Few years back when 4k was new, all the limelight was on resolution. Marketers and salesperson would talk about grandiosity of a bigger 4k TV, how it compares to Full HD or HD or the rudimentary SD definition. But as the economy of scale have started to picture in, the prices of 4k TV plunged significantly. In fact some of the 4k models we checked last year are now available for half of their launch price. Marketing using only 4k turned less tangible and now TV manufacturers shift focus on marketing through HDR (high dynamic range) and WCG (wide color gamut). Wide color gamut is often bundled with HDR. Though mostly concurrent they aren’t exactly intrinsically interlinked. Where HDR increases the dynamic range of the picture (with brighter brights and darker darks), WCG improves on the color reproduction–redder reds, bluer blues, greener greens etc. In short HDR improves picture clarity quantitatively while WCG does so qualitatively.
A color gamut is a range of colors found in a visual spectrum. It is also known as color space. RGB i.e red green and blue are considered as three primary colors and rest all the colors we see are result of combination of these three or are shades of these three colors. In color gamut there is one variation of each of these three colors: red, green and blue. Color gamut is created and updated by CIE. CIE stands for Commission Internationale de L’Eclairge (French name) is an organization which works for standardization of colors. Color gamut standardization helps in establishing concrete specifications for what the TV should do with colors. To meet a given color gamut’s specifications, a TV must be capable of displaying all the colors included in that color space.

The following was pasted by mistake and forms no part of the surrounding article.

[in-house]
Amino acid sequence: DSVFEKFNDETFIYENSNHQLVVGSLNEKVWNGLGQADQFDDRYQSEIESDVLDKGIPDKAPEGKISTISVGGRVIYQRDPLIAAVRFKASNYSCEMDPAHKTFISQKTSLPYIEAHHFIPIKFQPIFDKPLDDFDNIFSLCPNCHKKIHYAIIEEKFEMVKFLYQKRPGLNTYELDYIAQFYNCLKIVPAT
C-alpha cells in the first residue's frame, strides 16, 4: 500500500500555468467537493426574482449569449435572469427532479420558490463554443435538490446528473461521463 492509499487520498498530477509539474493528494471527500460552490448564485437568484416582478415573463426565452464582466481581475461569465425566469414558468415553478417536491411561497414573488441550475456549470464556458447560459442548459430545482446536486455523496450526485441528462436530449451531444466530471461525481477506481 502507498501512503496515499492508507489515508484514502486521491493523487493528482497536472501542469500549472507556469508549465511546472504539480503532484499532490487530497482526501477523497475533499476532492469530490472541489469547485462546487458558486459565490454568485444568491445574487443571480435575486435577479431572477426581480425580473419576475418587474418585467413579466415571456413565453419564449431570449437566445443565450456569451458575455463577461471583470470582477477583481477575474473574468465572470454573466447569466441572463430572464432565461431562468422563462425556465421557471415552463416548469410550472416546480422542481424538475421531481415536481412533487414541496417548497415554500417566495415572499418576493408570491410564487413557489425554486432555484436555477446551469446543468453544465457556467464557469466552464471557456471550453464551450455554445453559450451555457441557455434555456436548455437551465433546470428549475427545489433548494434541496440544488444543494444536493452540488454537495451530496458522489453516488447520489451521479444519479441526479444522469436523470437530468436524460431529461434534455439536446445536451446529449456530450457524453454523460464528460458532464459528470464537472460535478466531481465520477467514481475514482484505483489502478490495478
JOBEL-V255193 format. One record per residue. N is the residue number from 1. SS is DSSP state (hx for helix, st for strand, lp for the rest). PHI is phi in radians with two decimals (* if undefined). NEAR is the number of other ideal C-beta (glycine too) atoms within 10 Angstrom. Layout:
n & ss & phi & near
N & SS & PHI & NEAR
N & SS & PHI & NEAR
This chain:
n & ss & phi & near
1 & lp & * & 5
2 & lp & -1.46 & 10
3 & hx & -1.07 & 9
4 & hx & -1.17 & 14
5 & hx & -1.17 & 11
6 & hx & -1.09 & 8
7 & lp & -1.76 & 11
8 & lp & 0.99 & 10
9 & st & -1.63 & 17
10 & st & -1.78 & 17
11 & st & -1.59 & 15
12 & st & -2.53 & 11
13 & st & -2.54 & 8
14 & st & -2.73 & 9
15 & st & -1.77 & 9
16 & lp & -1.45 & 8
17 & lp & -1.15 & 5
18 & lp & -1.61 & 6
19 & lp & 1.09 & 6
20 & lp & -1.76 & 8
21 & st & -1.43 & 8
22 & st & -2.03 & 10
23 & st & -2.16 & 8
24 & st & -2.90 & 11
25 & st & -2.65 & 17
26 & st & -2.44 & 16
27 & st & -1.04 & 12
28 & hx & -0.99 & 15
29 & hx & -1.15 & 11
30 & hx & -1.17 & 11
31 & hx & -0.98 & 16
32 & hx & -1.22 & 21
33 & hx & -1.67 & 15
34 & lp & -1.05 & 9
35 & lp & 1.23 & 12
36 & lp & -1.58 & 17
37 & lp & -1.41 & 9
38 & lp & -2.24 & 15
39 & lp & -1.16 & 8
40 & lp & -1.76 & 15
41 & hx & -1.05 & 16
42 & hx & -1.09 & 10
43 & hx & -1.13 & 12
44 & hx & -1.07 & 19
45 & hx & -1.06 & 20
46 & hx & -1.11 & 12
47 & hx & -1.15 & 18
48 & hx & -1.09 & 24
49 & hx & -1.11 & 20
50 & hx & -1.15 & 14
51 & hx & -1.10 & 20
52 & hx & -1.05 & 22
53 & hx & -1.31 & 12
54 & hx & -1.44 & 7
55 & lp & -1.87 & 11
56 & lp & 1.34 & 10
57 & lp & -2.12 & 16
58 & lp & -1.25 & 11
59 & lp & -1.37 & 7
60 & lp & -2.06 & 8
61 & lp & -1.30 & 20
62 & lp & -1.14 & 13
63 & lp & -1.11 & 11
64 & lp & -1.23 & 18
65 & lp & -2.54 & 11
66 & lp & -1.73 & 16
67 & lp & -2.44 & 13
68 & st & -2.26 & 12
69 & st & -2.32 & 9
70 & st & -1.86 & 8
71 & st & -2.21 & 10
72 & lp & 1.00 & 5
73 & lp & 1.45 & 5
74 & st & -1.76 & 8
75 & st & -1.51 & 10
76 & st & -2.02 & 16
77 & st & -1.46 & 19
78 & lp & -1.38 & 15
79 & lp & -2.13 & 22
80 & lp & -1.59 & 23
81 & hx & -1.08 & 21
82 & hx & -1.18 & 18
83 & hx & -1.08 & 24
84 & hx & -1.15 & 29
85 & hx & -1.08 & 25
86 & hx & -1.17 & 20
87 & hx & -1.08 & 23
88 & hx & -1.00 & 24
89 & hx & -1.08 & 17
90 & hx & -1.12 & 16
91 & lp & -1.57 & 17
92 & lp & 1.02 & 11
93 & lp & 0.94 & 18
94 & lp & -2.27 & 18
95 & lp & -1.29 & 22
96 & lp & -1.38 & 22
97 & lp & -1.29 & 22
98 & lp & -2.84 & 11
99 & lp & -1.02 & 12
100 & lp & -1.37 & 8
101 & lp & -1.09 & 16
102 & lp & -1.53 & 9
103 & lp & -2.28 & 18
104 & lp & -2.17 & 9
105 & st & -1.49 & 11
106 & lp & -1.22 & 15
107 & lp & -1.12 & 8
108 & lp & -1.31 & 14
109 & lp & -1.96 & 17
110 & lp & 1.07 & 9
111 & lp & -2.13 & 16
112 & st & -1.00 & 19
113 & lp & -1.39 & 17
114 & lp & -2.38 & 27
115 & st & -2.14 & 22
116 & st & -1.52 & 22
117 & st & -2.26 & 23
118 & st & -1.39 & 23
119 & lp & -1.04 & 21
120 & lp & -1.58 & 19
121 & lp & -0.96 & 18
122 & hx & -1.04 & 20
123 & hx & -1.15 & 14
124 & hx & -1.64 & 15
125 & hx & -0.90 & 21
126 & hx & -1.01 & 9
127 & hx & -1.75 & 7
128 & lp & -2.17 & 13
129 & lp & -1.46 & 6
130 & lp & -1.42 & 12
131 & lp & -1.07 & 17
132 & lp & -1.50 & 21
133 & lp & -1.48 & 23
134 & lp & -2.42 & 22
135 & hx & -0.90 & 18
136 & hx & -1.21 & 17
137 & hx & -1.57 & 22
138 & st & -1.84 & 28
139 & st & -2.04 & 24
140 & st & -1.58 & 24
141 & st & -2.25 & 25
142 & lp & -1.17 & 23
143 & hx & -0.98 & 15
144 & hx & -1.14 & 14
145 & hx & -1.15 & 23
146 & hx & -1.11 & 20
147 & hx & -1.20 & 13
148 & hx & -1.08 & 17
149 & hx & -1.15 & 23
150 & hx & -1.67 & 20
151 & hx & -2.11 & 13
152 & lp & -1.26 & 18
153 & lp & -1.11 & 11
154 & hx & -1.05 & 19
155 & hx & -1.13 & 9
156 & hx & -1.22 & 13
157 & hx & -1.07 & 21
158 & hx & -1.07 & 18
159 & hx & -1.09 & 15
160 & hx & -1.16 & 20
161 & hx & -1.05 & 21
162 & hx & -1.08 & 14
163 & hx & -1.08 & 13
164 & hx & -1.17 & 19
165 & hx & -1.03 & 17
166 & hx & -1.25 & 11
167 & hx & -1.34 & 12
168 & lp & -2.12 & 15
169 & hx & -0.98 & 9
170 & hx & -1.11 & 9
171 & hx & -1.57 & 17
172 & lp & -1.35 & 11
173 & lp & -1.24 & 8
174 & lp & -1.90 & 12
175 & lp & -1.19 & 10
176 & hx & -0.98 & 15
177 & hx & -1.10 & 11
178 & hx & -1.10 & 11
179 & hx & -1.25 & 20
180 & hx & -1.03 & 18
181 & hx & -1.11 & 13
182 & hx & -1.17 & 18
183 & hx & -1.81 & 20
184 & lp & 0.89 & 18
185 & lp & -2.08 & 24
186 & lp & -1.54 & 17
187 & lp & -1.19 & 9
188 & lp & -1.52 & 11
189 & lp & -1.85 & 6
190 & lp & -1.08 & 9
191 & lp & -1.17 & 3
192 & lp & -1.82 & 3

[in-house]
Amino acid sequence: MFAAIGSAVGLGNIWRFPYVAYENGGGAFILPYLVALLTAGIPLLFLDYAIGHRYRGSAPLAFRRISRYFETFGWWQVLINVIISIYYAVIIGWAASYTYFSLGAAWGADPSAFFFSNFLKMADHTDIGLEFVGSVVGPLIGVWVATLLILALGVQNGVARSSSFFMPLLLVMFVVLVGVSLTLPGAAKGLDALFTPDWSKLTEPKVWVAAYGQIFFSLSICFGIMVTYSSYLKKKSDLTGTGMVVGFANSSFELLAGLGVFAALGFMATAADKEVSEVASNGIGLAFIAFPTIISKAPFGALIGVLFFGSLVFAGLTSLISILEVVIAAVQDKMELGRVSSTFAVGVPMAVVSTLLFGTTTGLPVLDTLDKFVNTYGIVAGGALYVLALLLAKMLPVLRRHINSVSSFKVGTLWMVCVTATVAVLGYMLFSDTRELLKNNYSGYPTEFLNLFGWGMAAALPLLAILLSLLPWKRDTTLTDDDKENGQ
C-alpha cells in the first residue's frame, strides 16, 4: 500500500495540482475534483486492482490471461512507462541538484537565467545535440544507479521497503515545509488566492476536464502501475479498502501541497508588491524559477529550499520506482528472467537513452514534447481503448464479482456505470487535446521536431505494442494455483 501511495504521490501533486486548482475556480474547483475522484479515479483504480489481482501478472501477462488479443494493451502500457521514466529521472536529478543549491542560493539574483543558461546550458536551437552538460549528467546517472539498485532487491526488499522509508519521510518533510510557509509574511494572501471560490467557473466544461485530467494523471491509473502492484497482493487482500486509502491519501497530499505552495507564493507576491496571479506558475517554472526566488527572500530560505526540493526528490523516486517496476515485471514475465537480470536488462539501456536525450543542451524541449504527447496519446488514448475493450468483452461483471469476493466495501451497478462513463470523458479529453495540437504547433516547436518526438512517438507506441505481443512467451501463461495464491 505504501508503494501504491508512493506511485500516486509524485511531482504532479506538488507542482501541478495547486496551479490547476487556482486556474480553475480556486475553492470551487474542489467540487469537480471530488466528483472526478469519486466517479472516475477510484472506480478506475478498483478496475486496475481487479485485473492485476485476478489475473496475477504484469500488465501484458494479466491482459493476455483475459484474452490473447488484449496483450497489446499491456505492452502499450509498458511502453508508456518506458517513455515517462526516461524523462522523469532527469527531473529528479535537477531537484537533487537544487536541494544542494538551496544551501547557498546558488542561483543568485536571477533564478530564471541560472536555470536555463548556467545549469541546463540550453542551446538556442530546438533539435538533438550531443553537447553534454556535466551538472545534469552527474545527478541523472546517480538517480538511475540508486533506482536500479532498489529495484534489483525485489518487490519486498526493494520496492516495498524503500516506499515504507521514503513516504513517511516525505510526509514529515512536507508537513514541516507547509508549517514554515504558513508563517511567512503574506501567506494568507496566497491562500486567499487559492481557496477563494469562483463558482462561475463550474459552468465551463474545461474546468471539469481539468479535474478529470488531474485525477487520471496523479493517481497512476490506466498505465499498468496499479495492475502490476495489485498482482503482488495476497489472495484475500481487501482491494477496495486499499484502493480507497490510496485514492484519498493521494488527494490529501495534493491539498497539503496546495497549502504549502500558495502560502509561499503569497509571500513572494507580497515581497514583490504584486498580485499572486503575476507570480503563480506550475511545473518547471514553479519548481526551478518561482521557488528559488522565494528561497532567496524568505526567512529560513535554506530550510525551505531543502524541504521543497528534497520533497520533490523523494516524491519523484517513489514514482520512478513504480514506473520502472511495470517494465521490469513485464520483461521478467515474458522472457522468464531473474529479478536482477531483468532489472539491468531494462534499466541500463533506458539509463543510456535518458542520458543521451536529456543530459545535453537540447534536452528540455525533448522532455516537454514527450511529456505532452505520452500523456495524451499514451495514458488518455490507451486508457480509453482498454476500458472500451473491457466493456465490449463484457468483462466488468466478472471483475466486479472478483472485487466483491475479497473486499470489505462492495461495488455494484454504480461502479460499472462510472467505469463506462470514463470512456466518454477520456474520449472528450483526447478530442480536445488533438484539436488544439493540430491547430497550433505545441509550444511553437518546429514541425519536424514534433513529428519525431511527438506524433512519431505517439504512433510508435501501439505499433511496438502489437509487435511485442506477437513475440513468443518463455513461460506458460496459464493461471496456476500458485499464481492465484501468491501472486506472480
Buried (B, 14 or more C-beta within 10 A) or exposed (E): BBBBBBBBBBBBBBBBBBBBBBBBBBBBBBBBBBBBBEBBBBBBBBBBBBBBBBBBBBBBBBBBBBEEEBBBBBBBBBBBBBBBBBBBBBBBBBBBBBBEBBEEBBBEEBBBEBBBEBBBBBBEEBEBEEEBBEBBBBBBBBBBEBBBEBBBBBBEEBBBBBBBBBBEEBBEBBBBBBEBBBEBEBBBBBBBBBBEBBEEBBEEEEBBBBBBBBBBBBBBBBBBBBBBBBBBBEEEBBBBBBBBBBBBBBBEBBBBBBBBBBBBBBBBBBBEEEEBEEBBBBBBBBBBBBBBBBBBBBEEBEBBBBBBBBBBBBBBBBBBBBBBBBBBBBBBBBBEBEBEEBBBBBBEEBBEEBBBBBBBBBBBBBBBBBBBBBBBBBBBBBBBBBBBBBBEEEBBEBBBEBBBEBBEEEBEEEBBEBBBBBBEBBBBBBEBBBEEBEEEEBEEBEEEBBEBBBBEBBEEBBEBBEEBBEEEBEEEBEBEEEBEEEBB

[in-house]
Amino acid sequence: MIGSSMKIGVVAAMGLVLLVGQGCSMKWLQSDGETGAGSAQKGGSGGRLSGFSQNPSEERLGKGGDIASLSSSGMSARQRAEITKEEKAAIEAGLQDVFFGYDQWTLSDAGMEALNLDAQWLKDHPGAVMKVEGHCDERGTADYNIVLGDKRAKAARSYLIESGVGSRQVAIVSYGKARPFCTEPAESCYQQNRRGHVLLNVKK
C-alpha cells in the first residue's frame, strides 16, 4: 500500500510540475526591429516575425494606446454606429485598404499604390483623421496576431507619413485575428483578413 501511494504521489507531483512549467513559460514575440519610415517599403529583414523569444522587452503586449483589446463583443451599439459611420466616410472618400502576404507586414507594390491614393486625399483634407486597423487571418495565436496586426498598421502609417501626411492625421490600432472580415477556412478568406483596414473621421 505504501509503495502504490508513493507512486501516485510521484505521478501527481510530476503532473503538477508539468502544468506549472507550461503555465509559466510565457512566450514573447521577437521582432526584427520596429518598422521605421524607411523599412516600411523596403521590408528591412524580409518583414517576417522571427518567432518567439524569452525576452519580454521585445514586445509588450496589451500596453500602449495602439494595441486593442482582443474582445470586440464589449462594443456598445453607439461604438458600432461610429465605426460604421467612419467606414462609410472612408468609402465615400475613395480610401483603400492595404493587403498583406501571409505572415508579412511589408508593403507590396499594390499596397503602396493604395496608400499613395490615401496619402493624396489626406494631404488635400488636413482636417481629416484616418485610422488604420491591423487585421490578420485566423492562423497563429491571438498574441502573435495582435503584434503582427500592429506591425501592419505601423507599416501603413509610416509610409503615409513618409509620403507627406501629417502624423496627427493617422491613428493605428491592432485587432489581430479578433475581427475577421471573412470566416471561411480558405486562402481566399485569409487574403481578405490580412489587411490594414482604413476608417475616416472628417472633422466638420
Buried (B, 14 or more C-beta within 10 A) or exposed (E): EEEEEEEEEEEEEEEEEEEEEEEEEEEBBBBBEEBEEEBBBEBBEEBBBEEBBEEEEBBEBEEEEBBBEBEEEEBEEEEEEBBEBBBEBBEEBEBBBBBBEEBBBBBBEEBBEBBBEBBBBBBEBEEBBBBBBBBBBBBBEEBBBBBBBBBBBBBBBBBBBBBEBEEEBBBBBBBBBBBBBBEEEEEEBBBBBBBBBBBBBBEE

Wide Color Gamut (WCG)
4k resolution has brought more pixels to the TV. Now, the next logical step is not the mindless addition of more pixels but to improvise on those pixels. Improving pixels would give picture more definition and arguably most important–better color reproduction and wider color range. This is where WCG along with HDR spells the magic on the television screen. This is why you’ll see WCG and HDR challenging 4k and UHD for prominence on booths at TV exhibitions and even in new TV advertisements.
WCG was popularized by Apple when they launch iPhone 8. Wide color gamut (WCG) to put it simply lets TV display more colors. Not just more colors but more real life-like colors which we see with our naked eye. Technically WCG displays more color through two steps:
- First, it makes the color palette itself bigger. This way primary colors: red, green and blue are more deeper and secondary colors: magenta, cyan and yellow are much more richer.
- Next, it increases the bit depth. Now, the bit depth signifies how many steps of each color a TV has available; as in more shades between turquoise blue to dark blue. More shades of color translate to more color in totality. Where an ordinary HD TV would display 16 million colors WCG-capable TV would display 1 billion colors.
Thus just like HDR extends the dynamic range by bringing in the dynamics of luminance, WCG brings out more color vibrancy on a TV screen because it can store a wider range of color values than covered by a ordinary color space.
Wide color gamut is another step towards improving the aesthetics of watching a content on a television. TV’s WCG signifies the extended range of color coverage TV can display. This feature is only useful for HDR content and preferably in a 4k resolution. With all that in place WCG would surely enhance your TV viewing experience.
About the Author:
Hussain Kanchwala is an Electronics Engineer from University of Mumbai. As an Analyst at BijliBachao he keeps a tab on latest technologies in gadgets and appliances, tracks businesses of white goods companies and monitors the consumer behavior. With a background in engineering, penchant for detail, and flair for writing he regularly write reviews about brands and their products. More from this author.